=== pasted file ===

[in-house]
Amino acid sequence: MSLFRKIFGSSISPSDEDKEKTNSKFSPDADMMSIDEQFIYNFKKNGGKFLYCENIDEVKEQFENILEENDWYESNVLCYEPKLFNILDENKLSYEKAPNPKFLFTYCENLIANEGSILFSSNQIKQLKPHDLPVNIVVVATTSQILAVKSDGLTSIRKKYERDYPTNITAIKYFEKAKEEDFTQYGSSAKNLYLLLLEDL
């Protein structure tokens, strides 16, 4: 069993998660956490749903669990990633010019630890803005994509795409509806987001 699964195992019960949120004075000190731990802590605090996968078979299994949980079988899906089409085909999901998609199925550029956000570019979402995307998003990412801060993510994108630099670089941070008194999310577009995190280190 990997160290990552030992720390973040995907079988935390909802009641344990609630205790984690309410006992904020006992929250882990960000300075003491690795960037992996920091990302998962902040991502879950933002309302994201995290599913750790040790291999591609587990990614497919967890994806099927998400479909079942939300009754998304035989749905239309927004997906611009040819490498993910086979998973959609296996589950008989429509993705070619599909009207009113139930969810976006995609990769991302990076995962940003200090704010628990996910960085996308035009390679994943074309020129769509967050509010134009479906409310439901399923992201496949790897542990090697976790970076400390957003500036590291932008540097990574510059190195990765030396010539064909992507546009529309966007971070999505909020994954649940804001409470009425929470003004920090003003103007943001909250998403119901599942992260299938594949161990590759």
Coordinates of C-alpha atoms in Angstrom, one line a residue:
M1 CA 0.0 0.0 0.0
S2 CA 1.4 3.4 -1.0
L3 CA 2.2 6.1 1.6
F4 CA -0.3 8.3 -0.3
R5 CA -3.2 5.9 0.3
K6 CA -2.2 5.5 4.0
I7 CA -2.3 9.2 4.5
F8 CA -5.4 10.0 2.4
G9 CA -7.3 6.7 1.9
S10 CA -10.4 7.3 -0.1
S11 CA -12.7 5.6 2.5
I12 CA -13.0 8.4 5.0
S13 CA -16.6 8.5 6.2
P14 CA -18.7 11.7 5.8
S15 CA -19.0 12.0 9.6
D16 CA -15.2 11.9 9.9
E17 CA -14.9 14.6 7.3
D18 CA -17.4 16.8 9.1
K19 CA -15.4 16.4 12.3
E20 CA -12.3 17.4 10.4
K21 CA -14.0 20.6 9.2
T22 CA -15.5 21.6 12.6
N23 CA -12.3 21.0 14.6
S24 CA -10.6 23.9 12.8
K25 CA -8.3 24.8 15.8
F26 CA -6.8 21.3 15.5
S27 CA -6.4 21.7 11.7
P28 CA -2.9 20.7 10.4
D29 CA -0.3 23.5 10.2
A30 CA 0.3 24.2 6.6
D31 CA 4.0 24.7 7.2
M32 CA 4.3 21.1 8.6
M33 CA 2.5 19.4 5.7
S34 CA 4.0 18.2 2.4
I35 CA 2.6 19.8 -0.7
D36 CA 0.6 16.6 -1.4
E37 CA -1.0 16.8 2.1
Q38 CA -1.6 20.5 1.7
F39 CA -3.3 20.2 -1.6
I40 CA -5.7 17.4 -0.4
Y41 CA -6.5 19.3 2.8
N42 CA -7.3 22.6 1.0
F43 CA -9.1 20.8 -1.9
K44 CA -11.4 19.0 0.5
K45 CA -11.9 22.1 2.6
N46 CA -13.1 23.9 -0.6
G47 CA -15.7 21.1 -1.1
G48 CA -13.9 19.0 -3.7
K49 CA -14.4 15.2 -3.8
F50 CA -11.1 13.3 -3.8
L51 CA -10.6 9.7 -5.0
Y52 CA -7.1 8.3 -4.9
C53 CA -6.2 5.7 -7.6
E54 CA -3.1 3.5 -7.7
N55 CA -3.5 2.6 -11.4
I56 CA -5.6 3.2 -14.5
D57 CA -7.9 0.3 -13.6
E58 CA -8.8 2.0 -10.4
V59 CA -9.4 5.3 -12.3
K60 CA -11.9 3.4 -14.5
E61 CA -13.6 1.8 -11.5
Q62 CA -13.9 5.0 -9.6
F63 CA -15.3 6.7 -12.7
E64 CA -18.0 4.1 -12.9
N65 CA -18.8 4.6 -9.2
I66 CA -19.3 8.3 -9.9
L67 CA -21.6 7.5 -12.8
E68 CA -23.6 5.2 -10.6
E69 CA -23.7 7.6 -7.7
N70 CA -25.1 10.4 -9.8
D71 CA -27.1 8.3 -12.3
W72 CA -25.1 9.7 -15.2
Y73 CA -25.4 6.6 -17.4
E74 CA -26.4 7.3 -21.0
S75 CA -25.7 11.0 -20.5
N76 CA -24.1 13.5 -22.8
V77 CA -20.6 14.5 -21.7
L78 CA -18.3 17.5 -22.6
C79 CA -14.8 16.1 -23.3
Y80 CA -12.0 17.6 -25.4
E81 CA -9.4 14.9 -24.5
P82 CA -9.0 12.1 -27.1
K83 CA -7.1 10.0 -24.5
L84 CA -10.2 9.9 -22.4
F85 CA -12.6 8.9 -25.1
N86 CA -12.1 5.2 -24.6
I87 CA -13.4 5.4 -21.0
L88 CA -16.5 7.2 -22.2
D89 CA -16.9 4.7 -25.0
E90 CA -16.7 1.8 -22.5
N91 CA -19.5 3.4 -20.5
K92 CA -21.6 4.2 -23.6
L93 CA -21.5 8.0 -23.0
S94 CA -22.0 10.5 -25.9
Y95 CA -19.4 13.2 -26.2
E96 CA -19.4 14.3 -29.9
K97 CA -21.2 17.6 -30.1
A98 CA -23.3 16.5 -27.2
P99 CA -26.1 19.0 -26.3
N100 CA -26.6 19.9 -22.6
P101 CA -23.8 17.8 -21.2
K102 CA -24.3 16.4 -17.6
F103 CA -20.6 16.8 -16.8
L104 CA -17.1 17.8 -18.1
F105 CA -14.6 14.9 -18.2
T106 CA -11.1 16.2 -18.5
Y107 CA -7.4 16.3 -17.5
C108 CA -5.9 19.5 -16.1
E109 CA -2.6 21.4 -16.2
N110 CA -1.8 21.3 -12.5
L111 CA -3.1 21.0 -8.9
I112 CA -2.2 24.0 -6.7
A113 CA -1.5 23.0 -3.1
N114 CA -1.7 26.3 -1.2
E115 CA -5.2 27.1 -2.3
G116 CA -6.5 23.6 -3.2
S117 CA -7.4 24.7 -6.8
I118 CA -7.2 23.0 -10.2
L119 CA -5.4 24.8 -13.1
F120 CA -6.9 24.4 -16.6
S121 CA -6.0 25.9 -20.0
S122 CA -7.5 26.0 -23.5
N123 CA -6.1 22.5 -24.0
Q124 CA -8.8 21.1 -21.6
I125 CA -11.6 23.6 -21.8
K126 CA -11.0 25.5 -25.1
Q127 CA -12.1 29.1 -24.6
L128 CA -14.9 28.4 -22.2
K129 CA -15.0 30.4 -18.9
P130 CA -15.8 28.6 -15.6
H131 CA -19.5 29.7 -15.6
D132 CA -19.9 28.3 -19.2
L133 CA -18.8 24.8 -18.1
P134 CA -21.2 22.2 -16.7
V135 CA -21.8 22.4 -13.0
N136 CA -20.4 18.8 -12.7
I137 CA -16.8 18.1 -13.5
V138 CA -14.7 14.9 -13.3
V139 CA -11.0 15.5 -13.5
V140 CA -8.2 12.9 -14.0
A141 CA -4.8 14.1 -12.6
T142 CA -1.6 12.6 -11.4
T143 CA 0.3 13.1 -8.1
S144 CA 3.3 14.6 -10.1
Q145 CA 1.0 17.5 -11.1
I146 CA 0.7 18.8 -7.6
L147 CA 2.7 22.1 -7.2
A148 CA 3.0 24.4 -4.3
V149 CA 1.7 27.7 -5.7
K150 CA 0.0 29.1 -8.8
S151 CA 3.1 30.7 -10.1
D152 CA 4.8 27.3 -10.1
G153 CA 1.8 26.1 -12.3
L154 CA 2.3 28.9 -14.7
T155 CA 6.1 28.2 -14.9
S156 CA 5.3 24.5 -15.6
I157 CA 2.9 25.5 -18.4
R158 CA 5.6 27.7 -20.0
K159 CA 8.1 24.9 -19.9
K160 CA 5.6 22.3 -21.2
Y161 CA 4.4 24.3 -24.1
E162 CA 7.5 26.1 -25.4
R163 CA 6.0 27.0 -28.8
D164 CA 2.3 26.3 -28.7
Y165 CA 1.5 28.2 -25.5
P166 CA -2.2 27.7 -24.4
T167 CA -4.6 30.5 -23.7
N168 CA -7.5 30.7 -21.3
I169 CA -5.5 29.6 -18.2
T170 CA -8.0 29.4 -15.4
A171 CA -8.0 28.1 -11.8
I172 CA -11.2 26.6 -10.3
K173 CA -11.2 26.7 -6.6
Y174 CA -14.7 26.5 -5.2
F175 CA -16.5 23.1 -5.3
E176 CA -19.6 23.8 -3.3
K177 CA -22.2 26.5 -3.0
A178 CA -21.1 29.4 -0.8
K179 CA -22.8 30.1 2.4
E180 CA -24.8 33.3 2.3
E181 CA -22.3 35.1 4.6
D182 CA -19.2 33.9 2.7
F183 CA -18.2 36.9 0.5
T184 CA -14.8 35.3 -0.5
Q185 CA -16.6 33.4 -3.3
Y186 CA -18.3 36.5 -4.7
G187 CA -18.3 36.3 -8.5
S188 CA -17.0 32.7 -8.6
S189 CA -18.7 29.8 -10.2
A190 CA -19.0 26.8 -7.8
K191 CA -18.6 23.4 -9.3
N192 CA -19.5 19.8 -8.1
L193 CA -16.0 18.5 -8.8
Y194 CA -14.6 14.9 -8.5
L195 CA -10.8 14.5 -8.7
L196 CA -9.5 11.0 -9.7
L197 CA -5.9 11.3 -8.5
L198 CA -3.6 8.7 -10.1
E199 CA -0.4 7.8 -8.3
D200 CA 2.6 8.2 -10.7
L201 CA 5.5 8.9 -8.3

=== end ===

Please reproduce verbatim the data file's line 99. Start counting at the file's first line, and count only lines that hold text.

Y95 CA -19.4 13.2 -26.2